Elm Ulmus  A good firewood but due to its high water content of approximately 140% (more water than wood!) it must be seasoned very well. It may need assistance from another faster burning wood such as Birch to keep it burning well. However it gives off a good, lasting heat and burns very slowly. Larger pieces of wood will prove difficult to split. Grade: 2/3
 Eucalyptus Eucalyptus  Allow to season well since the wood is very sappy when fresh. Can be difficult to split due to stringy wood fibre. Best method is to slice into rings and allow to season during the summer, the rings will start to split themselves. Burns fast with a pleasant smell and without spitting. Grade: 2/3
 Hawthorn Crataegus  A good firewood. Grade: 3/4 
 Hazel Corylus  An excellent wood when seasoned. Burns fast without spitting. Grade: 4 
 Holly Ilex  A good firewood that can be burned green. Grade: 3 
 Hornbeam Carpinus  Burns well. Grade: 3 
 Horse Chestnut Aesculus hippocastanum  A fairly poor firewood.Grade: 2 
 Larch Larix  A very poor firewood which spits excessively while burning and leaves an oily soot in the chimney. Provides a good heat. Grade: 1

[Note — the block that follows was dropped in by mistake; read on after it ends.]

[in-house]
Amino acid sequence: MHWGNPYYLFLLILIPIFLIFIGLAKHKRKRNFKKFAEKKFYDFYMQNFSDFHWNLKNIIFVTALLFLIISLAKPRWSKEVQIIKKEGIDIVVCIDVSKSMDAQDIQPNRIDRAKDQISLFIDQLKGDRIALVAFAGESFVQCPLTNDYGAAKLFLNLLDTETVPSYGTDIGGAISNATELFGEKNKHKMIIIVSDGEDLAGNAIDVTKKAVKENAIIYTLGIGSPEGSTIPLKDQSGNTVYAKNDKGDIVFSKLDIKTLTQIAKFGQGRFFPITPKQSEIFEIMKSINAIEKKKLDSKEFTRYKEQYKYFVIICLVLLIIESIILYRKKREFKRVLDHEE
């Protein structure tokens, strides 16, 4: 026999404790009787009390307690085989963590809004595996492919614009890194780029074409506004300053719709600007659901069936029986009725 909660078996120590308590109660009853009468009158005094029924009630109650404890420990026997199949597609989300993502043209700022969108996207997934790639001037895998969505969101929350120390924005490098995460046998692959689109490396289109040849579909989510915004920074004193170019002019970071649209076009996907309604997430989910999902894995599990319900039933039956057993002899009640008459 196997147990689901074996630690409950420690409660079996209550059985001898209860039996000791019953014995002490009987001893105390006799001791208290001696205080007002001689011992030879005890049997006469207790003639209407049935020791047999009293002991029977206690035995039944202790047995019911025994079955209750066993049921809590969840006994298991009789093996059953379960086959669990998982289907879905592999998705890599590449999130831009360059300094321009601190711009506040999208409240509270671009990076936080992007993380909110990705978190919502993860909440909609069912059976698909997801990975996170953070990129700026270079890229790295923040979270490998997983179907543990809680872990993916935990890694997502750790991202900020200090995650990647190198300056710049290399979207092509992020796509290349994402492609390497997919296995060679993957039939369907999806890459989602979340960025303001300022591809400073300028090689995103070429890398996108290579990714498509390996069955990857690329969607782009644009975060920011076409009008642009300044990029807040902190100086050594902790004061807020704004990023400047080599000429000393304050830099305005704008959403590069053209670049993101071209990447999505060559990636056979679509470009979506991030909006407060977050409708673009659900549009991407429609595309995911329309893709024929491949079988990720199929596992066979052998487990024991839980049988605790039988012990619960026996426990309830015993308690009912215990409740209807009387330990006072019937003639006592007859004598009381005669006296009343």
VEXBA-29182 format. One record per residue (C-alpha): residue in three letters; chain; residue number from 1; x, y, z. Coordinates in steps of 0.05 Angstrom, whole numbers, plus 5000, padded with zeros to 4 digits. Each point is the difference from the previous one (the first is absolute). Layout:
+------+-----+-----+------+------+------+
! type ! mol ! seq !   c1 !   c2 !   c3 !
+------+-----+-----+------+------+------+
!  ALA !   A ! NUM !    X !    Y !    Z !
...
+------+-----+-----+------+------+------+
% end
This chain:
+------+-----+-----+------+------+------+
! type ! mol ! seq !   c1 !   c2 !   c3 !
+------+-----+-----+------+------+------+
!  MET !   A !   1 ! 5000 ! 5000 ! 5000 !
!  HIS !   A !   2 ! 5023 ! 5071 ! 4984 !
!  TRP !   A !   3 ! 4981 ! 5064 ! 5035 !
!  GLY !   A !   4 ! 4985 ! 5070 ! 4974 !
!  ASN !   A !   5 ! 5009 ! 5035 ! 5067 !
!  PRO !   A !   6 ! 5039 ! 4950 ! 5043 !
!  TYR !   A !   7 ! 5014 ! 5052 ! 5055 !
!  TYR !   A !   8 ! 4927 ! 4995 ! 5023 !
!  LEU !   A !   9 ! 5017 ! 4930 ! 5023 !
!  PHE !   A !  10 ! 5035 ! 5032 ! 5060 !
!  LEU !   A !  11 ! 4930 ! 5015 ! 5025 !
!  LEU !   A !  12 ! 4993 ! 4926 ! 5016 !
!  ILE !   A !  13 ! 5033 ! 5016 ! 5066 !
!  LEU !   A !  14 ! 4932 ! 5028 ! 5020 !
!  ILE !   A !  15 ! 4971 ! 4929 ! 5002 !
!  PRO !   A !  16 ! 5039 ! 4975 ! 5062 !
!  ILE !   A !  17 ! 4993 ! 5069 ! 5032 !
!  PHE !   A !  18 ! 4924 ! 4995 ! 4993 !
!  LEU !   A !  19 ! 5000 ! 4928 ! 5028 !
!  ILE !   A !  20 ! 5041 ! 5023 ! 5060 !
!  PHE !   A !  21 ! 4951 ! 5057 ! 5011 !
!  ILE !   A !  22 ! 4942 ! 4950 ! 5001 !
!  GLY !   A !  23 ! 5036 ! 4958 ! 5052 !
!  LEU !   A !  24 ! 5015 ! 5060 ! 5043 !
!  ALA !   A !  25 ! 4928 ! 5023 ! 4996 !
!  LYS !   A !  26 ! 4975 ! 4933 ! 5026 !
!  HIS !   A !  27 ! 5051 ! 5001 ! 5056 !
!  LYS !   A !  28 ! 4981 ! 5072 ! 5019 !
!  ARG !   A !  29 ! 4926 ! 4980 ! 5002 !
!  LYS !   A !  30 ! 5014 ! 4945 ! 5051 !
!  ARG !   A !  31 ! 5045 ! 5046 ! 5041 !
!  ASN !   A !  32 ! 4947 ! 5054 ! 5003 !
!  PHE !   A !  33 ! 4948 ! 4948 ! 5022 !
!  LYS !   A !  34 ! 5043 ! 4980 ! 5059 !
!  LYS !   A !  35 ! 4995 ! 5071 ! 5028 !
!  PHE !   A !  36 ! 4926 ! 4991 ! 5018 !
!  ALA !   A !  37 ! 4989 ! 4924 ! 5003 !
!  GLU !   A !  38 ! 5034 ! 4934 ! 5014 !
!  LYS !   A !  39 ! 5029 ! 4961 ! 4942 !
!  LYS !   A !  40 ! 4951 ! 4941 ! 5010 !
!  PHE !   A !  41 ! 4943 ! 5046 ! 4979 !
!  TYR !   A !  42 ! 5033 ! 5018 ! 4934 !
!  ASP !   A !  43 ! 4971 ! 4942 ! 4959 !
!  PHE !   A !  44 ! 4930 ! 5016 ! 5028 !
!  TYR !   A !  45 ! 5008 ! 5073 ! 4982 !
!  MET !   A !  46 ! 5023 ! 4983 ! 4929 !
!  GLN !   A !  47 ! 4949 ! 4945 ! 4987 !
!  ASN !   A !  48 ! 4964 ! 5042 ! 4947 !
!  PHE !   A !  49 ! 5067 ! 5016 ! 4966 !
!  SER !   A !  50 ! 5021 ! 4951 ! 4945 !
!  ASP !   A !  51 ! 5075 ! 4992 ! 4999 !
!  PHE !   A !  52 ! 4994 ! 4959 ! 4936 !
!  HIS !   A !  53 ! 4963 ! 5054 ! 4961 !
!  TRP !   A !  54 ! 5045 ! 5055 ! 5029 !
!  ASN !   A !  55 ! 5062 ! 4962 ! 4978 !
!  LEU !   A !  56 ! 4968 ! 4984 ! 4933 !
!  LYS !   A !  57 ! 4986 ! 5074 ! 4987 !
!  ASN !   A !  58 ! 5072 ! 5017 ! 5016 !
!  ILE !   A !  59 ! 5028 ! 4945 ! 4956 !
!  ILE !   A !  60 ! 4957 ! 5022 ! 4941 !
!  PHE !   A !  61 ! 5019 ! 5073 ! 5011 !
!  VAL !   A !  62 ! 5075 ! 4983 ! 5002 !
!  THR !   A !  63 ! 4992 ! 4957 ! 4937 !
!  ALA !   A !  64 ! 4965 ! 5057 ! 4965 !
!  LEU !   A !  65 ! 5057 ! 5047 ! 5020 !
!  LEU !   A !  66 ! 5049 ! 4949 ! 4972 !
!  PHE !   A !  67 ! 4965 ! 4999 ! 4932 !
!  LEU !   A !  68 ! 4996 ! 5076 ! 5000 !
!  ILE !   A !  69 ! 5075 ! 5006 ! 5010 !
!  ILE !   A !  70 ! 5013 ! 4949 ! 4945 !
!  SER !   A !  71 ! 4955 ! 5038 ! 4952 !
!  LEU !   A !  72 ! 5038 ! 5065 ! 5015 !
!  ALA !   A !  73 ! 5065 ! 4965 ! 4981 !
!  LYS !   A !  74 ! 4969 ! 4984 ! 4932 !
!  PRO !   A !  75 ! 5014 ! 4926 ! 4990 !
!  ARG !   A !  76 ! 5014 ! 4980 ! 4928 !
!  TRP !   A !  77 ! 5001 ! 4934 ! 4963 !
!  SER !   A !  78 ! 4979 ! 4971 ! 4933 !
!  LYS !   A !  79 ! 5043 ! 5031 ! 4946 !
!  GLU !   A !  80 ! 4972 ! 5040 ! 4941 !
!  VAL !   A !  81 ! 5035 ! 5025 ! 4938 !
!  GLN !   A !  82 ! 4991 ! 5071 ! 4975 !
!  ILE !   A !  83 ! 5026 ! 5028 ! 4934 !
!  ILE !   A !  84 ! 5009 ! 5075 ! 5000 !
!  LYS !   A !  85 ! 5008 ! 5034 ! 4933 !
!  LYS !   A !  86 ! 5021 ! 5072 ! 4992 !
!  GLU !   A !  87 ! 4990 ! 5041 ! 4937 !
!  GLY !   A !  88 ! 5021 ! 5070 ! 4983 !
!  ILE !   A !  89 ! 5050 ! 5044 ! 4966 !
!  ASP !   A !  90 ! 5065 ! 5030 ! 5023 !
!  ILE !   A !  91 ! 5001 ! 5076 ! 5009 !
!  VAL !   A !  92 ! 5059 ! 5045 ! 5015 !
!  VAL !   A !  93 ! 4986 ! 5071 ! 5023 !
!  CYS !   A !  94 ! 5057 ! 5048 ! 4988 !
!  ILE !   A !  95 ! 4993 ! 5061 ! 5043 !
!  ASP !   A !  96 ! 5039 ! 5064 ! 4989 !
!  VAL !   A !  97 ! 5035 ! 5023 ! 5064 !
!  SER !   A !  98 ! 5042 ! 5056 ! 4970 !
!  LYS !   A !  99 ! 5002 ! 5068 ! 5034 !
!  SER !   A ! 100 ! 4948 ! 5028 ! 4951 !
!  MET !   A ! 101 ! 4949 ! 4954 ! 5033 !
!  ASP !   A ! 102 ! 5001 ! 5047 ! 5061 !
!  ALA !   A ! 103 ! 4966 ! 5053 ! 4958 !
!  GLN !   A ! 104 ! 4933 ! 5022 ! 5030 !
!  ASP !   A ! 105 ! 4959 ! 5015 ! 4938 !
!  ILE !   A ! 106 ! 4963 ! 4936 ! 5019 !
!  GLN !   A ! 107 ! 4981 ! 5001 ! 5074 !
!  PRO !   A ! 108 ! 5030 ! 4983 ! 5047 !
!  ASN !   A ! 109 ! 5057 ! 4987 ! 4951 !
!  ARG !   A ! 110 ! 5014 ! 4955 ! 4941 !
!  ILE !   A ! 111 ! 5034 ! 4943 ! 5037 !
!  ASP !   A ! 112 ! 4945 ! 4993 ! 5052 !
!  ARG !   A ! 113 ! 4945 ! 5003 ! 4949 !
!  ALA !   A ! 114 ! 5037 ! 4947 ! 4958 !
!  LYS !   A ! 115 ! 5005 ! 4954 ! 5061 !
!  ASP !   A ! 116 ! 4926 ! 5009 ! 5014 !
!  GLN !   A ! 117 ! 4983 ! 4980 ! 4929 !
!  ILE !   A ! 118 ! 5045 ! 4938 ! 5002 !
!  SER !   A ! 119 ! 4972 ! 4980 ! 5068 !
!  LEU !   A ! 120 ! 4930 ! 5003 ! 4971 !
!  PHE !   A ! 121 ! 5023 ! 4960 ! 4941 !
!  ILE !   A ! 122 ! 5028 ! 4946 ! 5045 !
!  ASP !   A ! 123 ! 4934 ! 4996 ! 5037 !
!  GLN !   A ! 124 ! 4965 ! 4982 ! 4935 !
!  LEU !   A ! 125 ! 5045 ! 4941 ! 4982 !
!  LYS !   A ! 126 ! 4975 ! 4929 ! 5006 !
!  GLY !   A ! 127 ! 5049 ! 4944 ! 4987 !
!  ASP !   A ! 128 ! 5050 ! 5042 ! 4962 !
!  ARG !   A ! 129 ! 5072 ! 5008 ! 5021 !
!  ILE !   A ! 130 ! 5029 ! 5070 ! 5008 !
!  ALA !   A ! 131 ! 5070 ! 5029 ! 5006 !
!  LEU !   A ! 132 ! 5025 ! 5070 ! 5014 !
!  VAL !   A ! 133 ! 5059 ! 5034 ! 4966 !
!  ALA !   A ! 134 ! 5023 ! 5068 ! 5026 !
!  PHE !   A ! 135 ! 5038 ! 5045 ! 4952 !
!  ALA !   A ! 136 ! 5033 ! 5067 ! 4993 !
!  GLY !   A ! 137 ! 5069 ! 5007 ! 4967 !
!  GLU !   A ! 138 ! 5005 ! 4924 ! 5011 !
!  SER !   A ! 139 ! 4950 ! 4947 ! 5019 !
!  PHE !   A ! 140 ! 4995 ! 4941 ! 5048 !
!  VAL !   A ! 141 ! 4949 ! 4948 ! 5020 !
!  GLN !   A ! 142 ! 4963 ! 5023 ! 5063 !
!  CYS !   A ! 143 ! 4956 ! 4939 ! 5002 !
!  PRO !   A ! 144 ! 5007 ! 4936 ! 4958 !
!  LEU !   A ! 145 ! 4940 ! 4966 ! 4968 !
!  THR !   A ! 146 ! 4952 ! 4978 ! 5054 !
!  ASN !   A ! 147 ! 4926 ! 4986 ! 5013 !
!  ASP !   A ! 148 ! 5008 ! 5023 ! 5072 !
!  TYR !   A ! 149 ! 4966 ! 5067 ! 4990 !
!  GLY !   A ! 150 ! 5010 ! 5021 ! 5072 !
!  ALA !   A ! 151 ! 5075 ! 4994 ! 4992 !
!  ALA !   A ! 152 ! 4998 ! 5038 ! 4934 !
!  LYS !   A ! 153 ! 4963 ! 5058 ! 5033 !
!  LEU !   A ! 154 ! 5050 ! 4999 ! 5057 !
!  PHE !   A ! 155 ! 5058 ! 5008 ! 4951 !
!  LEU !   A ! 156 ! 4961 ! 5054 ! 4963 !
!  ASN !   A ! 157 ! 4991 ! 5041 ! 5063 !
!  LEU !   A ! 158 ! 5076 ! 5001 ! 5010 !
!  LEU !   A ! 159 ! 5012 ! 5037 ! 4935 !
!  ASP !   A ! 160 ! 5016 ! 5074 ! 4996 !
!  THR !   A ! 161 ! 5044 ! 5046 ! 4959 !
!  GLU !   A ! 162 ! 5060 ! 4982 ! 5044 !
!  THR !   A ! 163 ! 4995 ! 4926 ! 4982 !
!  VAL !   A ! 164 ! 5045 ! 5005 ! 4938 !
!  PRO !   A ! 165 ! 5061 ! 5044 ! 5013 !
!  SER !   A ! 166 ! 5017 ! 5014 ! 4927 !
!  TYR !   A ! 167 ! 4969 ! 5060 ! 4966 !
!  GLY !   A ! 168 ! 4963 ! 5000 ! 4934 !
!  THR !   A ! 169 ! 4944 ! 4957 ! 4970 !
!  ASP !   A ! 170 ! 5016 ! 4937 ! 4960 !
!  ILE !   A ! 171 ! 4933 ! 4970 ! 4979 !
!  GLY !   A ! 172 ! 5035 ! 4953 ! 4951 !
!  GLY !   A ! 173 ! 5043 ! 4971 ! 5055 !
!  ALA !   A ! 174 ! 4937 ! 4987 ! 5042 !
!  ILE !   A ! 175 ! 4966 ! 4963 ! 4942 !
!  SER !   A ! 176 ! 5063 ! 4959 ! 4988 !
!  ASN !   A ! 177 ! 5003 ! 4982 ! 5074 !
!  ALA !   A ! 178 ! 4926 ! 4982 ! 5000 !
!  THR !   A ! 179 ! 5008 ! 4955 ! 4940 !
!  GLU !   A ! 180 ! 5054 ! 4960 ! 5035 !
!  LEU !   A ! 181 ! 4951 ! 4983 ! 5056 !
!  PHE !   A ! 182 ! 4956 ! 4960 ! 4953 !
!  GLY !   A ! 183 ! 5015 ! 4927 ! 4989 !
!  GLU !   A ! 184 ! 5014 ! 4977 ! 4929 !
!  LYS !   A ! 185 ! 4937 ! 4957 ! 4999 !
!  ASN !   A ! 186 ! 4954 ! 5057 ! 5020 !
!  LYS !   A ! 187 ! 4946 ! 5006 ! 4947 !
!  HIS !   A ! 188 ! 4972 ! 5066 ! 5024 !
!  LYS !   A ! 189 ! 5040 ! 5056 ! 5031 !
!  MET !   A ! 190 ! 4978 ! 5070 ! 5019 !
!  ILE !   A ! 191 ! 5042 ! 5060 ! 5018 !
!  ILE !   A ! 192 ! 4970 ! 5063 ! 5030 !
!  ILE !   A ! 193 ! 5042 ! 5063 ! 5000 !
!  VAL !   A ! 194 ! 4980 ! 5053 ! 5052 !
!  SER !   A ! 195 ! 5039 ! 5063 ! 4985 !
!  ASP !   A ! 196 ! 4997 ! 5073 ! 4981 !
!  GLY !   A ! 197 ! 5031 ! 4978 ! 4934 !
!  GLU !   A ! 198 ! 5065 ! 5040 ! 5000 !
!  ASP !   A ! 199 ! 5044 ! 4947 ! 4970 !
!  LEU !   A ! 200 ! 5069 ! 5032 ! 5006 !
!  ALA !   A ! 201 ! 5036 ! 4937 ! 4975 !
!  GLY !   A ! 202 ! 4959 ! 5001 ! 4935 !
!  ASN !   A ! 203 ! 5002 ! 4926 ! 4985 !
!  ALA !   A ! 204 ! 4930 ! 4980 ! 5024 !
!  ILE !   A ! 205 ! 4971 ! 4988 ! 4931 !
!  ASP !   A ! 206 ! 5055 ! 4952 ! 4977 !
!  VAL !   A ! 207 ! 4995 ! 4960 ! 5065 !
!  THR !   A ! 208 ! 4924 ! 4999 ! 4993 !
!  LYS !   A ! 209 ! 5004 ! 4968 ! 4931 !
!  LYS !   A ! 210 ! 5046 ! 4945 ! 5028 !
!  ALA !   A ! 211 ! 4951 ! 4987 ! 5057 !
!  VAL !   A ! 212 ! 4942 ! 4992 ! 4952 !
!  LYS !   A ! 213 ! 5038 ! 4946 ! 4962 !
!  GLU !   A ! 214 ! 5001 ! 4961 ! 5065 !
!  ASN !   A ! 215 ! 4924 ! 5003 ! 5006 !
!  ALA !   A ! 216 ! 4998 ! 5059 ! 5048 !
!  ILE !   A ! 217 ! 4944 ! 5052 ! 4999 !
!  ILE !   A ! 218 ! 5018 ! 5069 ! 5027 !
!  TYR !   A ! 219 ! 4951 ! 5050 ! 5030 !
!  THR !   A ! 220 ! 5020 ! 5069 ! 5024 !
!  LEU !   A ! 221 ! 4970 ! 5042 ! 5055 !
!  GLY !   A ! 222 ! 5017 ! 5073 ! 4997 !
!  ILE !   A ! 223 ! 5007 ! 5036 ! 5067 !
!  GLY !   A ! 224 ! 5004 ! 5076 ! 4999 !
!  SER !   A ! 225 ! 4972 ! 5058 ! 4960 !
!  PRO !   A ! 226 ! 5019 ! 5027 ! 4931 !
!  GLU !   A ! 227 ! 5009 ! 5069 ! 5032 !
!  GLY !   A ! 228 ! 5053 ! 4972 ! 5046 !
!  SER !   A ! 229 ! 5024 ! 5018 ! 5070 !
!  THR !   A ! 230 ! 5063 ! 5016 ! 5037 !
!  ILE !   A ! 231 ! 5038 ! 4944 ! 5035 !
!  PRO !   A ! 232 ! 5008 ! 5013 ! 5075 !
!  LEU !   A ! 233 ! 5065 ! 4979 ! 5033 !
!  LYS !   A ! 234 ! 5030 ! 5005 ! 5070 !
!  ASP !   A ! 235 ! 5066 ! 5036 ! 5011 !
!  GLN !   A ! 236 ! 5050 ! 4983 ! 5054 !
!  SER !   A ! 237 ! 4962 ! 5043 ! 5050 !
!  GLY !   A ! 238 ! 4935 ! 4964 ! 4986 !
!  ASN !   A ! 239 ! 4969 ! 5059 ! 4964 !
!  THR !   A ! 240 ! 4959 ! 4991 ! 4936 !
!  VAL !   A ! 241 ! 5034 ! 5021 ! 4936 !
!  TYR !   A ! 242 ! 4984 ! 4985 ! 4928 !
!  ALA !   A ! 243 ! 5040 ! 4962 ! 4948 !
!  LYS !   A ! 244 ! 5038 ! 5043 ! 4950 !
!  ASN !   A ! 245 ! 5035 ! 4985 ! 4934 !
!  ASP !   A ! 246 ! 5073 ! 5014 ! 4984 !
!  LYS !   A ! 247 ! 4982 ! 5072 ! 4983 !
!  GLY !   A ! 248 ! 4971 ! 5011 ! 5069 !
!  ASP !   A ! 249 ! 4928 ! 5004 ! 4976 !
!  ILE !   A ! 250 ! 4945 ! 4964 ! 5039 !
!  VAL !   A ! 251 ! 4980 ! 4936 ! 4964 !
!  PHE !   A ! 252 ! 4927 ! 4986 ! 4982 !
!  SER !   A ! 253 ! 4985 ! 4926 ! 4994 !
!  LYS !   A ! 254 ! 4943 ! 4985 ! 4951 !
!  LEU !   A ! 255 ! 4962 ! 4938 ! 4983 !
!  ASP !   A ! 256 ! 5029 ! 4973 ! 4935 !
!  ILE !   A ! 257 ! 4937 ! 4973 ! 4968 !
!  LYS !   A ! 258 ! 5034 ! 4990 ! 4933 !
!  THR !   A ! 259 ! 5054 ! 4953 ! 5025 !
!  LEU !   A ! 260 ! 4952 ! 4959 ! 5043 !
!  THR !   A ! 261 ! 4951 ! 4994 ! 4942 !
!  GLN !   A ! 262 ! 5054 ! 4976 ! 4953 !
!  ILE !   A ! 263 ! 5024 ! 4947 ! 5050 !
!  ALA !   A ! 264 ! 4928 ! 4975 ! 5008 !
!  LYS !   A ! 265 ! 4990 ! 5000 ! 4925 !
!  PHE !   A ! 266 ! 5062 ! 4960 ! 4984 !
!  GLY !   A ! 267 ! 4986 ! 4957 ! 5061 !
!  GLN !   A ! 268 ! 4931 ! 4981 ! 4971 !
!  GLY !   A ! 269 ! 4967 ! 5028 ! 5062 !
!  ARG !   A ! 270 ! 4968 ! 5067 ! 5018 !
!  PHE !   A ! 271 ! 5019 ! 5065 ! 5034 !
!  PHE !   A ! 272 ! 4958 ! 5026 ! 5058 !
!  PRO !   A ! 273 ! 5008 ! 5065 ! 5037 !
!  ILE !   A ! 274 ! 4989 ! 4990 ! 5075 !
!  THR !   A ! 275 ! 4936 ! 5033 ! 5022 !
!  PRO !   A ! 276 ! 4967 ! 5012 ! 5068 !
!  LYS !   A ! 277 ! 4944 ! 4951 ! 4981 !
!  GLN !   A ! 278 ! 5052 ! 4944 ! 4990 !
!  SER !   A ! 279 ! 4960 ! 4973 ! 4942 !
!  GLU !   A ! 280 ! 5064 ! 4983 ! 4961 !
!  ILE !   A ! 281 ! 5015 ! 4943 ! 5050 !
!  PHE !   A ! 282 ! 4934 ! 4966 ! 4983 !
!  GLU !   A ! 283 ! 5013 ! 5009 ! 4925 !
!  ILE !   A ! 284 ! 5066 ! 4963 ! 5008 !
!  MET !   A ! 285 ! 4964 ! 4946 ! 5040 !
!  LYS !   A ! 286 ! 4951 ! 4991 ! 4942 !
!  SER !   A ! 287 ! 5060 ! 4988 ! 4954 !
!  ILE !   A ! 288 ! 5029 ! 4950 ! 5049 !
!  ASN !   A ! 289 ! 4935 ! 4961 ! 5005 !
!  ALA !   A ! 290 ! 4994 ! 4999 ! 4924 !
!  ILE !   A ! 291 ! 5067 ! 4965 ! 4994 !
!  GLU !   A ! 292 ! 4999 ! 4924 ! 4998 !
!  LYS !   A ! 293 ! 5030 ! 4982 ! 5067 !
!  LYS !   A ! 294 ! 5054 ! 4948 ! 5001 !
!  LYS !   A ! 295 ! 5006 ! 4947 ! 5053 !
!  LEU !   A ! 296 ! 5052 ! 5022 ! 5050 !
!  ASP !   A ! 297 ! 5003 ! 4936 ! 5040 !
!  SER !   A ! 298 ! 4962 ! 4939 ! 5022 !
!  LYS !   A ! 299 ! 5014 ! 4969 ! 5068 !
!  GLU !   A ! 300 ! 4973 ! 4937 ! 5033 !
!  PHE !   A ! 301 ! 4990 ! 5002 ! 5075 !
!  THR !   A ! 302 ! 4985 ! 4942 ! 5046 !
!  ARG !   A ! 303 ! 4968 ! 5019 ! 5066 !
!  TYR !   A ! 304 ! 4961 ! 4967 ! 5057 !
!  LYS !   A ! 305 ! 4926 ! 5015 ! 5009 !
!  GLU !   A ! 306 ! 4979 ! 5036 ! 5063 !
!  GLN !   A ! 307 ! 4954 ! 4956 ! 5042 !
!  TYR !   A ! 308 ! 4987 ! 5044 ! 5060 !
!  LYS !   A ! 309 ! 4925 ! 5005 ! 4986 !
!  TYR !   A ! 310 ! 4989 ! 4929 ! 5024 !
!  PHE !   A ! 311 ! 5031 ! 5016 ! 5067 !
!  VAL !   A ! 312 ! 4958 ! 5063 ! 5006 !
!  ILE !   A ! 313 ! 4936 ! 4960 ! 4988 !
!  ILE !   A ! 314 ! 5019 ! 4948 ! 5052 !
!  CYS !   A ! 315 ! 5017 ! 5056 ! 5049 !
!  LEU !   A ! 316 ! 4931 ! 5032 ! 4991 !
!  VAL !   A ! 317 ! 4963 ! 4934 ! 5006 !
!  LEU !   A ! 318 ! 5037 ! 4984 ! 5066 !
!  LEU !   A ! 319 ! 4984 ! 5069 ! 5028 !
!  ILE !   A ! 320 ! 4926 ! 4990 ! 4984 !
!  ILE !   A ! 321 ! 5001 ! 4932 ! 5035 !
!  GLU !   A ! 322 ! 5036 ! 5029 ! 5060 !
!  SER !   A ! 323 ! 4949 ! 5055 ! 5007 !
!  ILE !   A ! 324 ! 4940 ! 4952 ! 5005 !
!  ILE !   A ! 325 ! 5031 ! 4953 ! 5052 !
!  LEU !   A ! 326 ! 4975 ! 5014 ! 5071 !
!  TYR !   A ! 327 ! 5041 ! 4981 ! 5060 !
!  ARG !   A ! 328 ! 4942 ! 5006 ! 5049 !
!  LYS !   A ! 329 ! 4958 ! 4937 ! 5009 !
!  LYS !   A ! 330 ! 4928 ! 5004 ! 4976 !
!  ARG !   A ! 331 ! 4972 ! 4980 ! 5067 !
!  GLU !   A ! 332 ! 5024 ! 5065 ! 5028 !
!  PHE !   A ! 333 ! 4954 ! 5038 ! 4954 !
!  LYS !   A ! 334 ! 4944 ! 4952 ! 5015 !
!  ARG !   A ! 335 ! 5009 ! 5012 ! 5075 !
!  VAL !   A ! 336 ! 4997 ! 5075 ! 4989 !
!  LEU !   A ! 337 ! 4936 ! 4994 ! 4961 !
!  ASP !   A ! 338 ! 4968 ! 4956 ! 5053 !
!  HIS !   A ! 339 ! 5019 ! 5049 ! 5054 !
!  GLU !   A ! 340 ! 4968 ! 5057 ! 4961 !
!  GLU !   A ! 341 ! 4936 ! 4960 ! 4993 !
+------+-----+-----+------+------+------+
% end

Lime Tilia  Poor quality firewood.Grade: 2 
 Oak Quercus  One of the best firewoods. When seasoned well, it gives off a good, lasting heat. Burns reasonably slowly.Grade: 4 
 Pear Pyrus  If well seasoned it burns nicely with a pleasant smell. Grade: 3 
 Pine Pinus  Burns hot but needs to be well seasoned. Leaves an oily soot in the chimney and spits excessively.Grade: 1 
 Plane Platanus  A reasonable quality firewood. Grade: 3 
 Poplar Populus Very poor firewood. Burns with a poor heat and only usable when well seasoned. Grade: 1
 Rowan Sorbus aucuparia Burns well. Grade: 3
 Spruce Picea Low quality. Grade: 2
 Sweet Chestnut Castanea sativa Burns when seasoned but spits continuously and excessively.Not for use on an open fire and make sure wood-burning stoves have a good door catch!Grade: 1/2
 Maple (including Sycamore) Acer Burns well. Grade: 3
 Walnut Juglans  Poor quality firewood.Grade: 2 
 Wellingtonia Sequoiadendron  Very bad quality. Grade: 1 
 Willow Salix  A high water content means it needs to be well seasoned. Grade: 2/3 
 Yew Taxus  Usable. Grade: 2/3 

Burning green or unseasoned wood

In simple terms, the word ‘seasoned’ means ‘dry’ and the term ‘green’ means ‘freshly cut from living tree’.

Green wood carries about a third of its weight as water, which on the fire evaporates and helps to carry the heat away up the chimney.  You can often hear a log sizzle or hiss in the fire if it is too green or damp.  Read More